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We were staying at the Hilton Garden Inn in The Old Mill District of Bend, a spectacular  use of the old sawmill property that formerly existed in this area. This is now a shopping center and a riverfront park with upscale dining spots, stores, and hotels. That afternoon we parked on the same level as the stores, pulled out our bikes and rode on the paved paths on both sides of the river. Crossing a bridge, we met a man who had grown up in Bend and worked for the sawmill. A chatty fellow, he gave us a lot of information on the history of the area and the changes made there. Cruising this pleasant area on our bikes, we added about four more miles to our mileage total for the day. The excellent hotel and this location made for a memorable stay. I would recommend this particular Hilton Hotel to anyone.

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Roaming the Napa Valley

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A couple of weeks ago, we spent four days in the Napa Valley to celebrate our 59th wedding anniversary. Although Calistoga is not the most centrally located town, we chose to stay there at the Stevenson Manor Best Western because this hotel is a bargain for this pricey area. It is not luxurious, but it is certainly attractive, clean, and comfortable with constant work going on to upgrade it. The breakfast is a bit above average for an accommodation of this level, and we were pleased to find the other guests to be a friendly bunch.

We did four bicycle rides during this stay which we were fortunate occurred within a break in the rainy weather that we have had this year. These rides were ones that we have done before and that I have written about on this site. Our longest ride was from Yountville to downtown Napa, and I just want to mention this ride because we found the bike path that runs from just south of Trancas Street diagonally across Napa to be one that we would recommend against using. It crosses several busy streets without four-way stops, and it runs through neighborhoods that are not particularly appealing. It does, however, end in downtown Napa, where we cycled to the new CIA restaurant at Copia, a pleasant place with memorable food. Coming back we used a bike boulevard that started at the end of this path and followed that across a good part of Napa through some interesting old neighborhoods along quiet attractive streets. When this bike boulevard ended, we just sort of used our instincts to return to  the wonderful Vine Trail that runs back to Yountville. Most streets in Napa are bicycle friendly.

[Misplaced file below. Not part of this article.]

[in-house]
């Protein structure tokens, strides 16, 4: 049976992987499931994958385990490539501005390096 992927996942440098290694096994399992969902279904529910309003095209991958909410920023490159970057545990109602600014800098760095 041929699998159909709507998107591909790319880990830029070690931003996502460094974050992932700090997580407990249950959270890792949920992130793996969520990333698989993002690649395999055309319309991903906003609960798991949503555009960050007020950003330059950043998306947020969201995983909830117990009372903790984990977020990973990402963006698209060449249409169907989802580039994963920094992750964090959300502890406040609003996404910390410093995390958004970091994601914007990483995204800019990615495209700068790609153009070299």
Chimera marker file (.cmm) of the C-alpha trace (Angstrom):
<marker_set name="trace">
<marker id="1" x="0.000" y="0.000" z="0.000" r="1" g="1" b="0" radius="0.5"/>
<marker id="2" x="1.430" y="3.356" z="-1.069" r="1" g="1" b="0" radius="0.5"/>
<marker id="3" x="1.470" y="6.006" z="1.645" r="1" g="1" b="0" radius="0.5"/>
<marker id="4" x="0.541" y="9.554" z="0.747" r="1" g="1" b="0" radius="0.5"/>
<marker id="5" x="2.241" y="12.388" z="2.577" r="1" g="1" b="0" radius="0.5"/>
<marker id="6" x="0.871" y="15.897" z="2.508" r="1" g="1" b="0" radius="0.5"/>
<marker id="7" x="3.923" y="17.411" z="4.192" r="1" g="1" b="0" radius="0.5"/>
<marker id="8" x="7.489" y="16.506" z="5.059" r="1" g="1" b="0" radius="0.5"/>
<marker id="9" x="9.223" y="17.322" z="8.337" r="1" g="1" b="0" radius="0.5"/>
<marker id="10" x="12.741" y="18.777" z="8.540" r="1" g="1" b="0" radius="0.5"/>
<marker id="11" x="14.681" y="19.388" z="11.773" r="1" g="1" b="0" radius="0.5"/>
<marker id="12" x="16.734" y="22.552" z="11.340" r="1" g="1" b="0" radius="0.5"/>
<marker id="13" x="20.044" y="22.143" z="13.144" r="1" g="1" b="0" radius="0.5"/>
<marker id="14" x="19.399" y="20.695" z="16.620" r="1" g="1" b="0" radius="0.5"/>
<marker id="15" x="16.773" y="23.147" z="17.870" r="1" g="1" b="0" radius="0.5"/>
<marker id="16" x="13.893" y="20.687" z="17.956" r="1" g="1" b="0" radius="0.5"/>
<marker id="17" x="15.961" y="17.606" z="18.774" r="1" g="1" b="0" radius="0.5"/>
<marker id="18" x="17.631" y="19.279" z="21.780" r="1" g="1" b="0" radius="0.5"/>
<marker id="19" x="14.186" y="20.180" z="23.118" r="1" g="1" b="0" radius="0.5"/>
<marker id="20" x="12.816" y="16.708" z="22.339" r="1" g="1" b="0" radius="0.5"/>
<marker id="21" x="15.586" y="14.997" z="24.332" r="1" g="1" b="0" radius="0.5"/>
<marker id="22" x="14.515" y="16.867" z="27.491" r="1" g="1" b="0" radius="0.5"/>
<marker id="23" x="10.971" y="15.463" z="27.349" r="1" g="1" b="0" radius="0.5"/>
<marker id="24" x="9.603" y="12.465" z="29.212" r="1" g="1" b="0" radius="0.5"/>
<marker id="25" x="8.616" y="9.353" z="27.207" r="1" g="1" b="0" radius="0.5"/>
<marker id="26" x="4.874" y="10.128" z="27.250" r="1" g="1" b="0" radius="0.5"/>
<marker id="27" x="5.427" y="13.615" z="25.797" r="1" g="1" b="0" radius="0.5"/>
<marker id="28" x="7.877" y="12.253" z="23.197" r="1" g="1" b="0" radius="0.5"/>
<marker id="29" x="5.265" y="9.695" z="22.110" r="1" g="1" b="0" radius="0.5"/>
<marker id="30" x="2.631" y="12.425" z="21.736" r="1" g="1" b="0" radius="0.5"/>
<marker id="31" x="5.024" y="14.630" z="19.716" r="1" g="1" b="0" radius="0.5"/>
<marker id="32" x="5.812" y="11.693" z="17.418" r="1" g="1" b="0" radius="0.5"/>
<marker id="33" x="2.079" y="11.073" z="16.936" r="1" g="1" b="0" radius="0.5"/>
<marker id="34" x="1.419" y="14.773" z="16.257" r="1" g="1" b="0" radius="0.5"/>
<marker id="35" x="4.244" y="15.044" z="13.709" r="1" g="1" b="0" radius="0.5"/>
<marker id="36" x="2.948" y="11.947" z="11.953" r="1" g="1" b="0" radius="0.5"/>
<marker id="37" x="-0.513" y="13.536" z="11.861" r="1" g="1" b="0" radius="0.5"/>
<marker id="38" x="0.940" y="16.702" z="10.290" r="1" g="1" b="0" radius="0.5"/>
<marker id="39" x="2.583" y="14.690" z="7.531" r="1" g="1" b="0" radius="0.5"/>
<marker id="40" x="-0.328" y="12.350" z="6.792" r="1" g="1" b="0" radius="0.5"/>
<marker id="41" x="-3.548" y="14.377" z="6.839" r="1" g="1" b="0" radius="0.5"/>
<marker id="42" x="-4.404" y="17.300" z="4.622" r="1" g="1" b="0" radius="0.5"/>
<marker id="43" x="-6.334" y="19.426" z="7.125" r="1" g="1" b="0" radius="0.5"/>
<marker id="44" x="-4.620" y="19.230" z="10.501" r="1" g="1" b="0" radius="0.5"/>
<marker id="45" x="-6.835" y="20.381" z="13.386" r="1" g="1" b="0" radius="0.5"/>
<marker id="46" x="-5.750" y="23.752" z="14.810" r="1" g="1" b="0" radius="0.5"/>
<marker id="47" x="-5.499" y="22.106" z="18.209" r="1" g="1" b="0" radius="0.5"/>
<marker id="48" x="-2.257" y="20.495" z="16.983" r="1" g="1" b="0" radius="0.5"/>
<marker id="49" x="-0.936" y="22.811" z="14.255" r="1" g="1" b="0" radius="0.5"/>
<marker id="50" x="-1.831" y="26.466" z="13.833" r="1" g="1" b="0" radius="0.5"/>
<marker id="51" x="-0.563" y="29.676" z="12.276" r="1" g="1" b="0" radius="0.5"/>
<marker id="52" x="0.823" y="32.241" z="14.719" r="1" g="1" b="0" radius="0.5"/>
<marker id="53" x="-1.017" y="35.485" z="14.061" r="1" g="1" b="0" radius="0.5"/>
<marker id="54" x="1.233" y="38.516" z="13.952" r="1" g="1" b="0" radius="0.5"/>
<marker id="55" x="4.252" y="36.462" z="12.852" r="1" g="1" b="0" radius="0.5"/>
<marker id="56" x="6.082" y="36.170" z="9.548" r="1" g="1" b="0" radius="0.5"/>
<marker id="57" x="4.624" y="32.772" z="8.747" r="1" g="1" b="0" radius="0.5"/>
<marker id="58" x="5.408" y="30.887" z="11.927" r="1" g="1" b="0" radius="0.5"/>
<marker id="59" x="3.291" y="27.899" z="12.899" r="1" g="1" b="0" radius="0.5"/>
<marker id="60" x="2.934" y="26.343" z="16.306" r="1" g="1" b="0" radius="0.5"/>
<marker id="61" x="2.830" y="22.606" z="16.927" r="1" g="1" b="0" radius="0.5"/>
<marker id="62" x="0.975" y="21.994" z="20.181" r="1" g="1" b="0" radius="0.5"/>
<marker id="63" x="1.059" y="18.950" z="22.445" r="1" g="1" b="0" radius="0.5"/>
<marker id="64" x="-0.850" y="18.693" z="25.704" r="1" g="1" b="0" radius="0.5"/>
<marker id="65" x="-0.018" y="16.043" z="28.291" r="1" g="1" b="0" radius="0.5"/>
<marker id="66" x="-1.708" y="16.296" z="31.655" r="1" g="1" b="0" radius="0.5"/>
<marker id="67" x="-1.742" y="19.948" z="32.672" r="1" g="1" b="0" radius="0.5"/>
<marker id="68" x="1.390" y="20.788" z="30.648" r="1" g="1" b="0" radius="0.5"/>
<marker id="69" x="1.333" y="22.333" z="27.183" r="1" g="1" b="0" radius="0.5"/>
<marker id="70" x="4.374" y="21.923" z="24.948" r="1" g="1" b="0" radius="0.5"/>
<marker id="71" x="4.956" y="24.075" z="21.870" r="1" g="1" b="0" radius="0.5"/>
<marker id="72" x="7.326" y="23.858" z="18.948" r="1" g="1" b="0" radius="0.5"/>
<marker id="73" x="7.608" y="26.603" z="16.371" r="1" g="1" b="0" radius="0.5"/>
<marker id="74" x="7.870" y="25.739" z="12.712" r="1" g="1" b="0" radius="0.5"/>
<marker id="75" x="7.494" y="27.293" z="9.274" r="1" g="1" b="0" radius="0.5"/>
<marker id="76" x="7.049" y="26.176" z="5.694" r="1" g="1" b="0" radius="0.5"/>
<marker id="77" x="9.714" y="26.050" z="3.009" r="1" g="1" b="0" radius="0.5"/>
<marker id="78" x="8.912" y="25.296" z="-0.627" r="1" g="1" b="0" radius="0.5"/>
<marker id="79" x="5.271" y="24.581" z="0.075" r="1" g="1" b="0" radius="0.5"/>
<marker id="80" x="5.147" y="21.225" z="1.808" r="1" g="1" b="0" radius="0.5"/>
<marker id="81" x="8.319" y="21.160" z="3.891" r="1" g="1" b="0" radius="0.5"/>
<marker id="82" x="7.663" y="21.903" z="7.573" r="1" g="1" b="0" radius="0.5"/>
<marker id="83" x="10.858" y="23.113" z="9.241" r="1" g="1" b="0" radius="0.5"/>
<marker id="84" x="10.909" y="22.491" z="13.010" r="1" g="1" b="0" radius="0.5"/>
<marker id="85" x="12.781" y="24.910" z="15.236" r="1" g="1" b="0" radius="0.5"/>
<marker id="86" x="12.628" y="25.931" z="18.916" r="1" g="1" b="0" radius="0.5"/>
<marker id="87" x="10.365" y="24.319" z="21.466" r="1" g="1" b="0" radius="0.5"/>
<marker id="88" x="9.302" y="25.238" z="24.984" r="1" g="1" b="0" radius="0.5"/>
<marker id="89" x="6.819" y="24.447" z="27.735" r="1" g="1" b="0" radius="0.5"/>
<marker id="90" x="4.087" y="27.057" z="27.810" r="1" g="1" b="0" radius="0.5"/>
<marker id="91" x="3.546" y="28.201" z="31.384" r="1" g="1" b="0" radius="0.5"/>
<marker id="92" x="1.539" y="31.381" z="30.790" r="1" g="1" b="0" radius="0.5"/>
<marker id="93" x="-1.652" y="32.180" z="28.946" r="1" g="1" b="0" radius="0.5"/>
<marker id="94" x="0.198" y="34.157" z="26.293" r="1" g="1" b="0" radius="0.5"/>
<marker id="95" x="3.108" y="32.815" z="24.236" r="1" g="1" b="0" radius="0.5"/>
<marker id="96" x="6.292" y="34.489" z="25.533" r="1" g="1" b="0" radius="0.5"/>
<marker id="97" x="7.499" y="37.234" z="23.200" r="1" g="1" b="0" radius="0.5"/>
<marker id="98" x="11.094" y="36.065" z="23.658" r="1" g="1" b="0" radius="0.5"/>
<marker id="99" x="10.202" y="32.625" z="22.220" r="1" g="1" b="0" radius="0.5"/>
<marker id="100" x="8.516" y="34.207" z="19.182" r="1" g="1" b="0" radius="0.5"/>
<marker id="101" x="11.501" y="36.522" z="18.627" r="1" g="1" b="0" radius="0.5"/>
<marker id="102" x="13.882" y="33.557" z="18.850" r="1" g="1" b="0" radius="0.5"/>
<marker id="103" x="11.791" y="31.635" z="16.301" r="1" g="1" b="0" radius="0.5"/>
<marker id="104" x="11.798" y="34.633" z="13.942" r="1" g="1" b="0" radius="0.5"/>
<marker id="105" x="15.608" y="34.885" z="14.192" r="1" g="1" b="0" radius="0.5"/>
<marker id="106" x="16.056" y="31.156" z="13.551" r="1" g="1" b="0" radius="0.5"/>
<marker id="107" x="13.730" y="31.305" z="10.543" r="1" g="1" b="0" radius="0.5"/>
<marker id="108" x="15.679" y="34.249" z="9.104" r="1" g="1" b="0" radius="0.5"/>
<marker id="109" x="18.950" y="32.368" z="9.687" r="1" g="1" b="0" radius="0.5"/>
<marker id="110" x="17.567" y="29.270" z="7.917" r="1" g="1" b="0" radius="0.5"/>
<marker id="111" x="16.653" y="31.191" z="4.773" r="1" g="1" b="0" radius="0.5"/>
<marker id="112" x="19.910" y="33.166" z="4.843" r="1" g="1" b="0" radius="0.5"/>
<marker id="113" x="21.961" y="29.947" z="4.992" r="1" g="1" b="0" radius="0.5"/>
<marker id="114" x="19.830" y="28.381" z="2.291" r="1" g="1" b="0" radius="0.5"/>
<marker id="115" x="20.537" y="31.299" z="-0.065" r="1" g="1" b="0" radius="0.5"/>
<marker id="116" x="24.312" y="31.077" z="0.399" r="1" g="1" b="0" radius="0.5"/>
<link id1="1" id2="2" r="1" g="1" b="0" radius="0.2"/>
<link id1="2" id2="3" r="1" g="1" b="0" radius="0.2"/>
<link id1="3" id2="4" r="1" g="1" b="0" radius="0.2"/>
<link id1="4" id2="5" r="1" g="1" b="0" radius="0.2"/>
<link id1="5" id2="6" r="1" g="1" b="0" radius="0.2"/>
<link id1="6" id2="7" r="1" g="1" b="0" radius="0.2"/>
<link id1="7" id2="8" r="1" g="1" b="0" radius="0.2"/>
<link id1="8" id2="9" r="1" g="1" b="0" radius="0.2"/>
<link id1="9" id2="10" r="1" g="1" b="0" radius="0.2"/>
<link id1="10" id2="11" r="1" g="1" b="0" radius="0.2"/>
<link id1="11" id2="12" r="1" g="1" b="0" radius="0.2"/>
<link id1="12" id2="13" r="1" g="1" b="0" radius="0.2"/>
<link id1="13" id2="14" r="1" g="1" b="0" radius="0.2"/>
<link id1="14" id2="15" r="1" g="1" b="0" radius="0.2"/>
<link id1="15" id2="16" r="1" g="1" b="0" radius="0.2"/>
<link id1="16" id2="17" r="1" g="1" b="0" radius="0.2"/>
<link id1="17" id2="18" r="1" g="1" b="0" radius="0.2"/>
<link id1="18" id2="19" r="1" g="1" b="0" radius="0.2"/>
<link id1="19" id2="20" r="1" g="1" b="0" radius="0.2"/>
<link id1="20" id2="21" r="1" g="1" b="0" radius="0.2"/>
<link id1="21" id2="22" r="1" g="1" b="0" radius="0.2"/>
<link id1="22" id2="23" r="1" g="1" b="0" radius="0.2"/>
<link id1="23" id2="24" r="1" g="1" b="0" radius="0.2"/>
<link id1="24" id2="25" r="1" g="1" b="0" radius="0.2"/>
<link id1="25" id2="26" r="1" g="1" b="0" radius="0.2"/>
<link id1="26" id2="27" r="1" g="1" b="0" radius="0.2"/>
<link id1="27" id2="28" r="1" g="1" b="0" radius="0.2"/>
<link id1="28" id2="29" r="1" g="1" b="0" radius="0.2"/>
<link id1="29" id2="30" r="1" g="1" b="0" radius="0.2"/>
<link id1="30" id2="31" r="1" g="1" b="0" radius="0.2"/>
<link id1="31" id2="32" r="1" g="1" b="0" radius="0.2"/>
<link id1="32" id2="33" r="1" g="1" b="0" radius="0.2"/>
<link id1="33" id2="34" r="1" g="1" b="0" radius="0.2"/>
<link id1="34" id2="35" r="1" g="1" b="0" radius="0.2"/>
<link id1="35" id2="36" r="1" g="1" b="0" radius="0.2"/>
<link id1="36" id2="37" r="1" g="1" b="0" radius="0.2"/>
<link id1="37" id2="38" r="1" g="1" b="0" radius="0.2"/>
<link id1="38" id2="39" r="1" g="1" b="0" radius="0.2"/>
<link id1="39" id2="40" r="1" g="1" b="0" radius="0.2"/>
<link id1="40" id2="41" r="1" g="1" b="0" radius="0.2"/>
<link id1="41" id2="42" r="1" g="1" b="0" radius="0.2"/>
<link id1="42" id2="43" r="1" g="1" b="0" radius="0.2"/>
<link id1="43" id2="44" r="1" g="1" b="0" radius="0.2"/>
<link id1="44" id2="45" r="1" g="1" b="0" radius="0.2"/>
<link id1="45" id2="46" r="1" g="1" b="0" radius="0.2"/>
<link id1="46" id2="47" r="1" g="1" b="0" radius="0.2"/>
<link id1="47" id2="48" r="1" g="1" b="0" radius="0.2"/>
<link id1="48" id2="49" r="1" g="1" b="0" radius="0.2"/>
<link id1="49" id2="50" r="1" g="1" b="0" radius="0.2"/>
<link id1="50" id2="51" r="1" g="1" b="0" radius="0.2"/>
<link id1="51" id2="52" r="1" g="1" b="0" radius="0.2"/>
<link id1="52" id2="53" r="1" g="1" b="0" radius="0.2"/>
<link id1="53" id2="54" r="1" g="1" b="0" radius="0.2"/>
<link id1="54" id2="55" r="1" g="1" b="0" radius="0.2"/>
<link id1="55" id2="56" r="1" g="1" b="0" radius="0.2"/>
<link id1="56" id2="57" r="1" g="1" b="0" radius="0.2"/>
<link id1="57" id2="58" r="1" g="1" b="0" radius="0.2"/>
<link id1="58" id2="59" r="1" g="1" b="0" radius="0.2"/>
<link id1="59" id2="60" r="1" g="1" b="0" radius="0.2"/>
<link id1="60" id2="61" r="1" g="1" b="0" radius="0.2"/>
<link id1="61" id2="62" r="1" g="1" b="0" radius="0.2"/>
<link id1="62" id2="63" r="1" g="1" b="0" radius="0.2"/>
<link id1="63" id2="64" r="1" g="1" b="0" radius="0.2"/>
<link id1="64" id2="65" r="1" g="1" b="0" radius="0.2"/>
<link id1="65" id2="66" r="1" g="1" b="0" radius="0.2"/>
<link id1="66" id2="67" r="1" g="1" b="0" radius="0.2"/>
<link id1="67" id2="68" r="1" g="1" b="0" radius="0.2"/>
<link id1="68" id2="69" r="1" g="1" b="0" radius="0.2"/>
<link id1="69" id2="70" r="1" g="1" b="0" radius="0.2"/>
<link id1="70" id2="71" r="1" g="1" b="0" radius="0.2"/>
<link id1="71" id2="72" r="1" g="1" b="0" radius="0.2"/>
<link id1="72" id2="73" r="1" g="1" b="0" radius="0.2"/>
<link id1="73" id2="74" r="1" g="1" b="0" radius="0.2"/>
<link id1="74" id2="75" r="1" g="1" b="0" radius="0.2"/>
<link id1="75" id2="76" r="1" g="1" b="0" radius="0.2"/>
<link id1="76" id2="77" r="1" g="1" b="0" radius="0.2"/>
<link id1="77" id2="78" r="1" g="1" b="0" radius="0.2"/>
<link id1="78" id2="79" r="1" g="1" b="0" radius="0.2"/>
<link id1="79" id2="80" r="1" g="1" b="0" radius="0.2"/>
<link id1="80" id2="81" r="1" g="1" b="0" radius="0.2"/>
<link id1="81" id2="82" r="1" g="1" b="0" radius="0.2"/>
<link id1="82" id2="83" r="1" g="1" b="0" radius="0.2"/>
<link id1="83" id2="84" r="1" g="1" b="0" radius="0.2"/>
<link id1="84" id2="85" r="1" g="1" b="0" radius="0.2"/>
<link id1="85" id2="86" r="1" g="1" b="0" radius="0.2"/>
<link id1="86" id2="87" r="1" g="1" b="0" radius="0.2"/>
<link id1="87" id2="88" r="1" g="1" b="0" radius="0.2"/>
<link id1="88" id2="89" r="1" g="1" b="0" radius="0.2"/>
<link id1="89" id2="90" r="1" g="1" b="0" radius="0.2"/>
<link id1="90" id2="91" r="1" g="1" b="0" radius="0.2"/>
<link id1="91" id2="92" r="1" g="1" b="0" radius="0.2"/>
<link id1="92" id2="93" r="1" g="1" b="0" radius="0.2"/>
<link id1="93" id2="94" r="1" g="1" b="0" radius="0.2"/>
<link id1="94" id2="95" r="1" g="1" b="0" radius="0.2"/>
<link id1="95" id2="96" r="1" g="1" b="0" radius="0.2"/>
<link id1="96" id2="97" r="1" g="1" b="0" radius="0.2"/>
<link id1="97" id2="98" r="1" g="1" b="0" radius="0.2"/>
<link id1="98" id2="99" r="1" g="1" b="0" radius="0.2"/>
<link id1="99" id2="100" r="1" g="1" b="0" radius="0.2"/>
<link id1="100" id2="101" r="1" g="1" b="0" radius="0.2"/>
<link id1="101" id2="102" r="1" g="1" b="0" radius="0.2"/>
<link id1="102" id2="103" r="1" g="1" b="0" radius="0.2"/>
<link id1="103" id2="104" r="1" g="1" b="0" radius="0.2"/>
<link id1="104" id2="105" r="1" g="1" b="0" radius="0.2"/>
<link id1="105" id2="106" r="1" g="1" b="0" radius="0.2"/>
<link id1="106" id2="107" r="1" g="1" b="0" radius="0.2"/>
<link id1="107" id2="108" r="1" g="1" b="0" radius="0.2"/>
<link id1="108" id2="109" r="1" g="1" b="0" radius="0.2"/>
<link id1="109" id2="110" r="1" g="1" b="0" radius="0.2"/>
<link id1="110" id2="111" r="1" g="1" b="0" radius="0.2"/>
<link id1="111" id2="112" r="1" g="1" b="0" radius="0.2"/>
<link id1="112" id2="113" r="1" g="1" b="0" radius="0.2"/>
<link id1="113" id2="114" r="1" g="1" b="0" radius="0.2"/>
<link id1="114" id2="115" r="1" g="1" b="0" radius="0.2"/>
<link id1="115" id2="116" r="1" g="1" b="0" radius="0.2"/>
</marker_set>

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Patio at Ottimo

As always in the Napa Valley, we ate very well. In Yountville, there is a new restaurant called Ottimo across from Bottega, where the salads are served in jars and the panini are small and extraordinary. It is wonderful to sit out under the olive trees after a bicycle ride and enjoy the beauty of this area; I find it easy to pretend that I am in Italy. We ate two lunches at this spot.

Another restaurant that we truly enjoyed was the St. Helena Bistro, a small place on St. Helena’s main street that has an eclectic menu. We especially enjoyed the crispy calamari and the salmon tacos. And on our last night, we ate at Veraison,  a fairly new place on the main street  in Calistoga. We were seated in the window where we could watch the passing scene and savor our moules frites.

All in all, I would say that if you do not have the wherewithal for a trip to Europe, a trip to the Napa Valley is a good substitute. Despite lots of traffic, it is a pretty, relaxing place to roam and to linger over excellent food.

A Junket to the Southern Part of California

With our final destination being Coronado Island, we set off with our bicycles packed in the back of our Toyota Matrix. Our first stop was the quaint little town of Solvang with its Danish roots. Although a few of the stores are looking a little tired, there has been some recent construction which has brought new life to this area. We stayed in the very contemporary Hotel Corque, where we had an attractive room for a reasonable price, perhaps because this hotel has some connection to the local Indian casino.

The second morning of our trip we did a ramble around Solvang on our bikes with a quick trip on Alamo Pintado Road toward Los Olivos. This is a pretty area with attractive houses and beautiful countryside. The grounds of Mission Santa Ynez show the combination of coastal elements and desert-like growth to great advantage. Although we only rode about six miles, they were a scenic six miles.

The grounds of Santa Ynez Mission

The grounds of Santa Ynez Mission